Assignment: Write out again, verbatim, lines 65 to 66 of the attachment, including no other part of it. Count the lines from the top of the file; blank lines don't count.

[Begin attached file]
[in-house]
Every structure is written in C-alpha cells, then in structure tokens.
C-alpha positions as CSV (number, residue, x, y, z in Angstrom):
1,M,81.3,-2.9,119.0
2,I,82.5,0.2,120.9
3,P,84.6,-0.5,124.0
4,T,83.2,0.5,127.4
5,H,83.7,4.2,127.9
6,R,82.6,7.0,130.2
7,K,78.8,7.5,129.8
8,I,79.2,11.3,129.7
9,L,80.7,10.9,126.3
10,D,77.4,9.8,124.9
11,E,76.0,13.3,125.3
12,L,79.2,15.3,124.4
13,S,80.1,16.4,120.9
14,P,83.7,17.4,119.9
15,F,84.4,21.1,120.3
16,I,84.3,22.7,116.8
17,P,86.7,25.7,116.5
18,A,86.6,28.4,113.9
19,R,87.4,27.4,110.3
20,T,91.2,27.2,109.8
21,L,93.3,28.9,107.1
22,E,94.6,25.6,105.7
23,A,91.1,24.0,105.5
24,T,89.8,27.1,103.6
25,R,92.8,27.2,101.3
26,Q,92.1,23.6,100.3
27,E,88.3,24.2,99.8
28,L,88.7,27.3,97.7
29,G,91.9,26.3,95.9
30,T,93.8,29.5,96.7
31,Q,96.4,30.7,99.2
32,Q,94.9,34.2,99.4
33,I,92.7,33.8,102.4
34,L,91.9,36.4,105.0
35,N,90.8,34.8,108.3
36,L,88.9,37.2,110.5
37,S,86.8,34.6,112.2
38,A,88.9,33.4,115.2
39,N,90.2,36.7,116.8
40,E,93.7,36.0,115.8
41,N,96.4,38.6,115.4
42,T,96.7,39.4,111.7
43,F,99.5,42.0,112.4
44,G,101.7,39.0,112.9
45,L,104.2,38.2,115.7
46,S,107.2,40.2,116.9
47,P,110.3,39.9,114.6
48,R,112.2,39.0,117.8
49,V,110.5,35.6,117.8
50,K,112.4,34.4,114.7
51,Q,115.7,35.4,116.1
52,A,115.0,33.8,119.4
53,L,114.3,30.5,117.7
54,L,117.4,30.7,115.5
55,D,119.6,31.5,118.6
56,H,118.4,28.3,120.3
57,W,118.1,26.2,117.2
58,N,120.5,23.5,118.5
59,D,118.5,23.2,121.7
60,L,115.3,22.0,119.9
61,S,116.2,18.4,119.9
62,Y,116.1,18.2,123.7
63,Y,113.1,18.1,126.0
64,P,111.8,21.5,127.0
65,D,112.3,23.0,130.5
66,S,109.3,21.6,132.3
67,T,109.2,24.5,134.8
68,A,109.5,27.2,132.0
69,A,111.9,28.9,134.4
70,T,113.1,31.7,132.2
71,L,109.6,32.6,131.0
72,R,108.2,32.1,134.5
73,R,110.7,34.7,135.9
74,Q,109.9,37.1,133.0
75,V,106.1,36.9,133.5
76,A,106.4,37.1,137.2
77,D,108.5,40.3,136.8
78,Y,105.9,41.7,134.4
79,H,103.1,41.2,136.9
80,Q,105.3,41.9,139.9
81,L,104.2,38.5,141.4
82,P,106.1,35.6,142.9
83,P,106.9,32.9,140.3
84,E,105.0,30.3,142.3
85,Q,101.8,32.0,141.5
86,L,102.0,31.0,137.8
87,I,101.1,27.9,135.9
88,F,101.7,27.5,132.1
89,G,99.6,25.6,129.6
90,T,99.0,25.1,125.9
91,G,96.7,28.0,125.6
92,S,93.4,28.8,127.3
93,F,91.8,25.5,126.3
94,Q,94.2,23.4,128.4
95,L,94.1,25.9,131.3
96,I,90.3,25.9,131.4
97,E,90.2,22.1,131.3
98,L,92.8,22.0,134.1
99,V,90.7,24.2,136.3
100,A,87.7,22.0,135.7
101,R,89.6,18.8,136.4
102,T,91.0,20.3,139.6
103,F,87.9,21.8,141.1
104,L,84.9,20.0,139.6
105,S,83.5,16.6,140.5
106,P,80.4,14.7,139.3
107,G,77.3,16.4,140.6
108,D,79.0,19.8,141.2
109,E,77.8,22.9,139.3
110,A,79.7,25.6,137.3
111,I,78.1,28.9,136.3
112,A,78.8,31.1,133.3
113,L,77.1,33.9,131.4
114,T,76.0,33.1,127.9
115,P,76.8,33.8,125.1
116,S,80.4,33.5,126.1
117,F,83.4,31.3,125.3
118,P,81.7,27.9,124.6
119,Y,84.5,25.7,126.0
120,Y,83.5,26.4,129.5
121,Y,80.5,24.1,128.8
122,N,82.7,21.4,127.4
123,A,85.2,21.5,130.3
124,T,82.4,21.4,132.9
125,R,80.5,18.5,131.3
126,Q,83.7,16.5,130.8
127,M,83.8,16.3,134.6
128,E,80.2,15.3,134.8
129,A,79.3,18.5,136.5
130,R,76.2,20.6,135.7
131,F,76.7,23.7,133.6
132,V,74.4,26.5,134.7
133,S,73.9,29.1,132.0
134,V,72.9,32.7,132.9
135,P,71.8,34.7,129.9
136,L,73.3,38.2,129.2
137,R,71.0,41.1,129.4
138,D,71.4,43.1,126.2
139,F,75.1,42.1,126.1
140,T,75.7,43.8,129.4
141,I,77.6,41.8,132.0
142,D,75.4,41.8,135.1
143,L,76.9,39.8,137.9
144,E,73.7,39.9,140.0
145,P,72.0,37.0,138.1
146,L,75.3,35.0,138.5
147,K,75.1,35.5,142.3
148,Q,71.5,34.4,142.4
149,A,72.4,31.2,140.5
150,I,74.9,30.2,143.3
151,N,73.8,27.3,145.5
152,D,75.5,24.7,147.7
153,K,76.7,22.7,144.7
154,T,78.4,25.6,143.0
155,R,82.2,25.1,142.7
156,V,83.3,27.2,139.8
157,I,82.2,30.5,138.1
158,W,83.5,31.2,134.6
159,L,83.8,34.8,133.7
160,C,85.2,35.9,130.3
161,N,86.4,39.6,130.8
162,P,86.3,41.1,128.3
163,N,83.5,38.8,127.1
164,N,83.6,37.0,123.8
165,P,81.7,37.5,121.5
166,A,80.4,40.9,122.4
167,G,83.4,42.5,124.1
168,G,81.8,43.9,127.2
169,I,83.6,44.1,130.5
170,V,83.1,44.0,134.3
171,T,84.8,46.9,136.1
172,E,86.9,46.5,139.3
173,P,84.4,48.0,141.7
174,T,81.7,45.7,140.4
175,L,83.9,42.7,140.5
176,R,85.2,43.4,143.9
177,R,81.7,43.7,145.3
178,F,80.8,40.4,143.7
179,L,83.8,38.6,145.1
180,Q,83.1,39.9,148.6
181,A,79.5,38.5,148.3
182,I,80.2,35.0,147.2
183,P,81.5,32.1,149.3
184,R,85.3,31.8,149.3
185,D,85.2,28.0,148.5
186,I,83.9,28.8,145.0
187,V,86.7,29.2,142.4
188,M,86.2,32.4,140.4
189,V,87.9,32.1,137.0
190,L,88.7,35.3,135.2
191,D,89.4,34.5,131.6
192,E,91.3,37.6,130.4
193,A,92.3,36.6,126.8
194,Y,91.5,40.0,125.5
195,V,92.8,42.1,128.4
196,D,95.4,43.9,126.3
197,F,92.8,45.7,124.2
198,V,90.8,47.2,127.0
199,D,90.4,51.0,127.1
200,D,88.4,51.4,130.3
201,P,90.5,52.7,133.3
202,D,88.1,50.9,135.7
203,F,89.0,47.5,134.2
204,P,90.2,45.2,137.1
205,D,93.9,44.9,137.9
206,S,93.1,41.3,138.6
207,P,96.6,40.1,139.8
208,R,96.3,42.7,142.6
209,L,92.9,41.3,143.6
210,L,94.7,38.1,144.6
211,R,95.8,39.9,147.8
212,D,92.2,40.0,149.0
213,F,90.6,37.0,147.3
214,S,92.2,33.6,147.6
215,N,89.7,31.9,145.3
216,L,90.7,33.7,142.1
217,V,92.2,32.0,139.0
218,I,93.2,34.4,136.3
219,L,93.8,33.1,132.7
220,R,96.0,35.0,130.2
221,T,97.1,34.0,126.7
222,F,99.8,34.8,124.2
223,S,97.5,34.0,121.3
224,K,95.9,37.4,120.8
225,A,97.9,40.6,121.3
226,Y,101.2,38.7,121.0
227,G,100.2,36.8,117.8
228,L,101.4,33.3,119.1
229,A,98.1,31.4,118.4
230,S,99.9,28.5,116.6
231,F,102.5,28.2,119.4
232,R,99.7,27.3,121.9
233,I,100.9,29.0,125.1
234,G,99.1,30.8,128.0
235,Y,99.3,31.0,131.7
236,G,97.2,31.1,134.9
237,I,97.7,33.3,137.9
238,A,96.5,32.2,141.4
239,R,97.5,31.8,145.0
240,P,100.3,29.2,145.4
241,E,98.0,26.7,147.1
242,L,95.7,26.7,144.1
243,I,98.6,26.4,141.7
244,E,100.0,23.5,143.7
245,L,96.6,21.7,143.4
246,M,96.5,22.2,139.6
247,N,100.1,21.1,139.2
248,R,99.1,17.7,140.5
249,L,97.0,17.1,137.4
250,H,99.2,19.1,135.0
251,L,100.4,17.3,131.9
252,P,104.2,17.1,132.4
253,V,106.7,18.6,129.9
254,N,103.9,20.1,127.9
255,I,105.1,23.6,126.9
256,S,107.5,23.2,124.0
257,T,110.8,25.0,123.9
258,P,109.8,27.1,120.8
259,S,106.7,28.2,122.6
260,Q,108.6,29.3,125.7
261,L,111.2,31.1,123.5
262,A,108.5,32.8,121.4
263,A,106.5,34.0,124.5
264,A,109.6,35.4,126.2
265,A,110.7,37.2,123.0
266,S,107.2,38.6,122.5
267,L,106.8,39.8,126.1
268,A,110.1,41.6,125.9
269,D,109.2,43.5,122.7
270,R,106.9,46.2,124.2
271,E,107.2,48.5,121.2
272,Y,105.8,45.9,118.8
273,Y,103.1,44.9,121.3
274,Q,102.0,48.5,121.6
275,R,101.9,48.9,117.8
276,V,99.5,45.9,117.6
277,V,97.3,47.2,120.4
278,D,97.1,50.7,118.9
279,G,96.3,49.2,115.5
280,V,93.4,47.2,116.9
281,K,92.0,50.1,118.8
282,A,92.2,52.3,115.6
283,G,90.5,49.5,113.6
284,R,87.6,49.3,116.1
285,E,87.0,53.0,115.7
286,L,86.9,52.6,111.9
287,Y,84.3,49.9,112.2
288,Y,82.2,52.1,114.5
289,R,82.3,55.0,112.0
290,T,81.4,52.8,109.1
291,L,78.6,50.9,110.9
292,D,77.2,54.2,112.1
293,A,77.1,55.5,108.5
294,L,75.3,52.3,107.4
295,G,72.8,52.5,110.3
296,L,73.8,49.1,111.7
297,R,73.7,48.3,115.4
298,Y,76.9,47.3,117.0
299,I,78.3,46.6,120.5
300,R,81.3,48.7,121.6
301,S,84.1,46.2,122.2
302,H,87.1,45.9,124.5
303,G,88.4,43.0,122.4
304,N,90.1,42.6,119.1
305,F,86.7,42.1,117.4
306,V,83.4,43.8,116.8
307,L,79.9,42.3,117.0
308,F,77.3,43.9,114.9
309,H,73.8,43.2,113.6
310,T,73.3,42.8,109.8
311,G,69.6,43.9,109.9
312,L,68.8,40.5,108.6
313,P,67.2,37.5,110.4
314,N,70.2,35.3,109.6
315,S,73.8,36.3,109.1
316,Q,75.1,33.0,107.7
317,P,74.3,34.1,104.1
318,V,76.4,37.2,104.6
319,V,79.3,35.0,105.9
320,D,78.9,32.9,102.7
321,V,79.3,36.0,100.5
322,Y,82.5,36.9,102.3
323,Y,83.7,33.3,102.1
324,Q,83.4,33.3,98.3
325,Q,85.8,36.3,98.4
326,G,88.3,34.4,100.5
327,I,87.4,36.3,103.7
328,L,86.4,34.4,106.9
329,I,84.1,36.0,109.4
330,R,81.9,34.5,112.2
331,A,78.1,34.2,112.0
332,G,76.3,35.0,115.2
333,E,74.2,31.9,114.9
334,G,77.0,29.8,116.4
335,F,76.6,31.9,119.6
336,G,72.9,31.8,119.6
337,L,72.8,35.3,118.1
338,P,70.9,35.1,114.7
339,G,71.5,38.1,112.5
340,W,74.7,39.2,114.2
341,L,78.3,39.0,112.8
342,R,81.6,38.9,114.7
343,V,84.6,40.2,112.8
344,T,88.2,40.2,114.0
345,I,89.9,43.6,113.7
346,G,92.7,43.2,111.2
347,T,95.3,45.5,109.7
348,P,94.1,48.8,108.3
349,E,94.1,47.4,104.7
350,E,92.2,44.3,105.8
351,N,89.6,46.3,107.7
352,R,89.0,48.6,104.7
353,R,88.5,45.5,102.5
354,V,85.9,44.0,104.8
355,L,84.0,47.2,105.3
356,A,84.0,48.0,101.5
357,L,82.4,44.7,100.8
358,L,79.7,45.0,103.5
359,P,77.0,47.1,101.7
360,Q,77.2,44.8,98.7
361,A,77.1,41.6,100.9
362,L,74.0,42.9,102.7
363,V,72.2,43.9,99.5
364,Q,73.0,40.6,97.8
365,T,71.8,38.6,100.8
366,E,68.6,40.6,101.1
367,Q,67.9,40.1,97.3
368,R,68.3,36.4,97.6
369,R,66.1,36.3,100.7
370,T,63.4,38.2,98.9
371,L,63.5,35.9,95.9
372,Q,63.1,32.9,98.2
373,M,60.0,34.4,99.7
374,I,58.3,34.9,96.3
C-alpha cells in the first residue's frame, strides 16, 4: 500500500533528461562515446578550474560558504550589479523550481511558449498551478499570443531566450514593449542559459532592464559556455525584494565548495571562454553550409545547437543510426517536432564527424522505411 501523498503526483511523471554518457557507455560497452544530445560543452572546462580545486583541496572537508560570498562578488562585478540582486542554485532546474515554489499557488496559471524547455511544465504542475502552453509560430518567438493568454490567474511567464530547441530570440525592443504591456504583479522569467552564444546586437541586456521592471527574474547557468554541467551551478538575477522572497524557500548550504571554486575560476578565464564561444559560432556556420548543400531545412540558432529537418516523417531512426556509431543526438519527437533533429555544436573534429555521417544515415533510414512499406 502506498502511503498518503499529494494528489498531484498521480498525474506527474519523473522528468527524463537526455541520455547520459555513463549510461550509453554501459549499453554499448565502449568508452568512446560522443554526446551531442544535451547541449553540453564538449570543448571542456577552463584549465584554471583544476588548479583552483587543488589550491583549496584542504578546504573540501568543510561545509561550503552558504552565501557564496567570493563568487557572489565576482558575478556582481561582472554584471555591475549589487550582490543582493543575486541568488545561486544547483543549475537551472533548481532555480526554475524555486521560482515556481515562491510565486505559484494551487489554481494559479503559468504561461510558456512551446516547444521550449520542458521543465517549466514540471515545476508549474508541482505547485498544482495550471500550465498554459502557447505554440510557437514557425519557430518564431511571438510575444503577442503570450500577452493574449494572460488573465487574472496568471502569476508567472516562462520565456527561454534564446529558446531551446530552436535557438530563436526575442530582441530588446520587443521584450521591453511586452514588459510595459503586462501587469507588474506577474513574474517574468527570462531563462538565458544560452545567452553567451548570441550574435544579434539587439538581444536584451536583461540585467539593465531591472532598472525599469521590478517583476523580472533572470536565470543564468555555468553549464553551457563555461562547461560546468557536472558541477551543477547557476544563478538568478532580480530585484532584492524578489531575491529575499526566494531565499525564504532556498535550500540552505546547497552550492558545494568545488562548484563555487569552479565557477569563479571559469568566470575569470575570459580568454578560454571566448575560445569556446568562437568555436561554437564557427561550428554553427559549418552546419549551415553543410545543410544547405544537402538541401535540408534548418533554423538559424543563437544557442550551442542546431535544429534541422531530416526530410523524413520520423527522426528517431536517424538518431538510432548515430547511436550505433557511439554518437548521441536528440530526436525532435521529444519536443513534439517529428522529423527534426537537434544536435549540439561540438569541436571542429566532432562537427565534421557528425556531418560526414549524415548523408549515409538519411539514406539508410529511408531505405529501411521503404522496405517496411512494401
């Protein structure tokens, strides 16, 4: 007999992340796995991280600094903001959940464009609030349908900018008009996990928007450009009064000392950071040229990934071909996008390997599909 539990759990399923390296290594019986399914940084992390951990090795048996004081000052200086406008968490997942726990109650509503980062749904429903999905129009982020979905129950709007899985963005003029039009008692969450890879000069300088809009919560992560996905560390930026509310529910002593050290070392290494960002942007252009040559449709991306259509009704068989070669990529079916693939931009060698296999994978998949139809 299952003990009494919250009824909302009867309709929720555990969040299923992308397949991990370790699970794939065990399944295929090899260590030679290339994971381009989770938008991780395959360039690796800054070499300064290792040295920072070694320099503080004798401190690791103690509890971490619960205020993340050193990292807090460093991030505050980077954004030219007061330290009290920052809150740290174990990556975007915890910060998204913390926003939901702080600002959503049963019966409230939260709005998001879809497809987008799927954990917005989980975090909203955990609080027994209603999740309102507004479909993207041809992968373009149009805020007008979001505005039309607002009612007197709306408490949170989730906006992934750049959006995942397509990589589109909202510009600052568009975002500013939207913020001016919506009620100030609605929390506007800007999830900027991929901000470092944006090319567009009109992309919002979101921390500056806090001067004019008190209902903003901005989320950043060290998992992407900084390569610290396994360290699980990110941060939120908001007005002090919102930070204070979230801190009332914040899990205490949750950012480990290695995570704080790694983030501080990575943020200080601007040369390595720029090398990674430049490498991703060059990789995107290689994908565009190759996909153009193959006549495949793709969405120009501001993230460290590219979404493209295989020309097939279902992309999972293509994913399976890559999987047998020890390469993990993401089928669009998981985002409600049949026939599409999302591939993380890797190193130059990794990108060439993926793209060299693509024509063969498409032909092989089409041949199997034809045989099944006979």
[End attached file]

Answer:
62,Y,116.1,18.2,123.7
63,Y,113.1,18.1,126.0